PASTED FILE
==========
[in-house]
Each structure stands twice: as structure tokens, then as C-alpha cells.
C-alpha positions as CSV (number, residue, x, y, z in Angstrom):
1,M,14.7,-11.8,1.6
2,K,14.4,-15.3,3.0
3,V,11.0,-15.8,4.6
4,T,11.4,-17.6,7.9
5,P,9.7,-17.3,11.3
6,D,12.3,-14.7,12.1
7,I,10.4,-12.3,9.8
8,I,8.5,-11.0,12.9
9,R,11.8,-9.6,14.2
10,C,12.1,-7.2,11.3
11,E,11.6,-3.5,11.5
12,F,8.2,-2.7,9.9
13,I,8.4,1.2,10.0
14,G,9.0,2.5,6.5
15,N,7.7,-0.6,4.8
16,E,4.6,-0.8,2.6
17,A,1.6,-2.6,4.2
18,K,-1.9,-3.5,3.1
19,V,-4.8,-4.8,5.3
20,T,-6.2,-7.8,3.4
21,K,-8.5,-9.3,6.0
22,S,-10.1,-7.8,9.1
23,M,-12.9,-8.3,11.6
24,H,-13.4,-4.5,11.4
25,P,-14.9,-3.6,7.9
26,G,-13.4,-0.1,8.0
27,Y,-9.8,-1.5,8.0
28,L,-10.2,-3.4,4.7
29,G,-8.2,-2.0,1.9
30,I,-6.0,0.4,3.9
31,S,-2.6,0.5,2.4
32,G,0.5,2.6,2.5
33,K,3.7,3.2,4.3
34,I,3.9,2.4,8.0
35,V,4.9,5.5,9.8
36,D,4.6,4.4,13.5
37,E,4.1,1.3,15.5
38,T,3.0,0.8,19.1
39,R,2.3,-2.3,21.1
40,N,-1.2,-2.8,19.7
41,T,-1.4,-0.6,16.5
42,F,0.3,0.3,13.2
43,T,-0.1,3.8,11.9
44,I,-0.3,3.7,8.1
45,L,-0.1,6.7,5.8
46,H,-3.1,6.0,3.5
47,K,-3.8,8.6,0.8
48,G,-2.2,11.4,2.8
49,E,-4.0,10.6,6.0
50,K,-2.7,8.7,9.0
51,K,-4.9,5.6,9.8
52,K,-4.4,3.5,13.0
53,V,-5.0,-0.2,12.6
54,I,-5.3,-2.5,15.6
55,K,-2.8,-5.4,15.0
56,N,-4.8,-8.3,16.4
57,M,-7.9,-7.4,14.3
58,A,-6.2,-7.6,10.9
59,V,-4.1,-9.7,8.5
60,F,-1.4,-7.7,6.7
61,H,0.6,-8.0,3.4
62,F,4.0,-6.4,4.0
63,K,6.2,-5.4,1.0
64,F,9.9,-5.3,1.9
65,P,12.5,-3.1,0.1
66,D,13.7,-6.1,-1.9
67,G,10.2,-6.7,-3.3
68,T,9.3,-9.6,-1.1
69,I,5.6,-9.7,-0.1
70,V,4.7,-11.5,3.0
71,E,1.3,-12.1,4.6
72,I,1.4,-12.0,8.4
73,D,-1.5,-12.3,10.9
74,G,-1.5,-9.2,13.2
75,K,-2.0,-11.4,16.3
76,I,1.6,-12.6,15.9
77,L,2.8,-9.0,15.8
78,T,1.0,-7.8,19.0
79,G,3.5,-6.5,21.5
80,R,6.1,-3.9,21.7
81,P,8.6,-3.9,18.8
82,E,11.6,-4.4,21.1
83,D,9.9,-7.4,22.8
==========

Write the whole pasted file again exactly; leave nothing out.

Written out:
[in-house]
Each structure stands twice: as structure tokens, then as C-alpha cells.
C-alpha positions as CSV (number, residue, x, y, z in Angstrom):
1,M,14.7,-11.8,1.6
2,K,14.4,-15.3,3.0
3,V,11.0,-15.8,4.6
4,T,11.4,-17.6,7.9
5,P,9.7,-17.3,11.3
6,D,12.3,-14.7,12.1
7,I,10.4,-12.3,9.8
8,I,8.5,-11.0,12.9
9,R,11.8,-9.6,14.2
10,C,12.1,-7.2,11.3
11,E,11.6,-3.5,11.5
12,F,8.2,-2.7,9.9
13,I,8.4,1.2,10.0
14,G,9.0,2.5,6.5
15,N,7.7,-0.6,4.8
16,E,4.6,-0.8,2.6
17,A,1.6,-2.6,4.2
18,K,-1.9,-3.5,3.1
19,V,-4.8,-4.8,5.3
20,T,-6.2,-7.8,3.4
21,K,-8.5,-9.3,6.0
22,S,-10.1,-7.8,9.1
23,M,-12.9,-8.3,11.6
24,H,-13.4,-4.5,11.4
25,P,-14.9,-3.6,7.9
26,G,-13.4,-0.1,8.0
27,Y,-9.8,-1.5,8.0
28,L,-10.2,-3.4,4.7
29,G,-8.2,-2.0,1.9
30,I,-6.0,0.4,3.9
31,S,-2.6,0.5,2.4
32,G,0.5,2.6,2.5
33,K,3.7,3.2,4.3
34,I,3.9,2.4,8.0
35,V,4.9,5.5,9.8
36,D,4.6,4.4,13.5
37,E,4.1,1.3,15.5
38,T,3.0,0.8,19.1
39,R,2.3,-2.3,21.1
40,N,-1.2,-2.8,19.7
41,T,-1.4,-0.6,16.5
42,F,0.3,0.3,13.2
43,T,-0.1,3.8,11.9
44,I,-0.3,3.7,8.1
45,L,-0.1,6.7,5.8
46,H,-3.1,6.0,3.5
47,K,-3.8,8.6,0.8
48,G,-2.2,11.4,2.8
49,E,-4.0,10.6,6.0
50,K,-2.7,8.7,9.0
51,K,-4.9,5.6,9.8
52,K,-4.4,3.5,13.0
53,V,-5.0,-0.2,12.6
54,I,-5.3,-2.5,15.6
55,K,-2.8,-5.4,15.0
56,N,-4.8,-8.3,16.4
57,M,-7.9,-7.4,14.3
58,A,-6.2,-7.6,10.9
59,V,-4.1,-9.7,8.5
60,F,-1.4,-7.7,6.7
61,H,0.6,-8.0,3.4
62,F,4.0,-6.4,4.0
63,K,6.2,-5.4,1.0
64,F,9.9,-5.3,1.9
65,P,12.5,-3.1,0.1
66,D,13.7,-6.1,-1.9
67,G,10.2,-6.7,-3.3
68,T,9.3,-9.6,-1.1
69,I,5.6,-9.7,-0.1
70,V,4.7,-11.5,3.0
71,E,1.3,-12.1,4.6
72,I,1.4,-12.0,8.4
73,D,-1.5,-12.3,10.9
74,G,-1.5,-9.2,13.2
75,K,-2.0,-11.4,16.3
76,I,1.6,-12.6,15.9
77,L,2.8,-9.0,15.8
78,T,1.0,-7.8,19.0
79,G,3.5,-6.5,21.5
80,R,6.1,-3.9,21.7
81,P,8.6,-3.9,18.8
82,E,11.6,-4.4,21.1
83,D,9.9,-7.4,22.8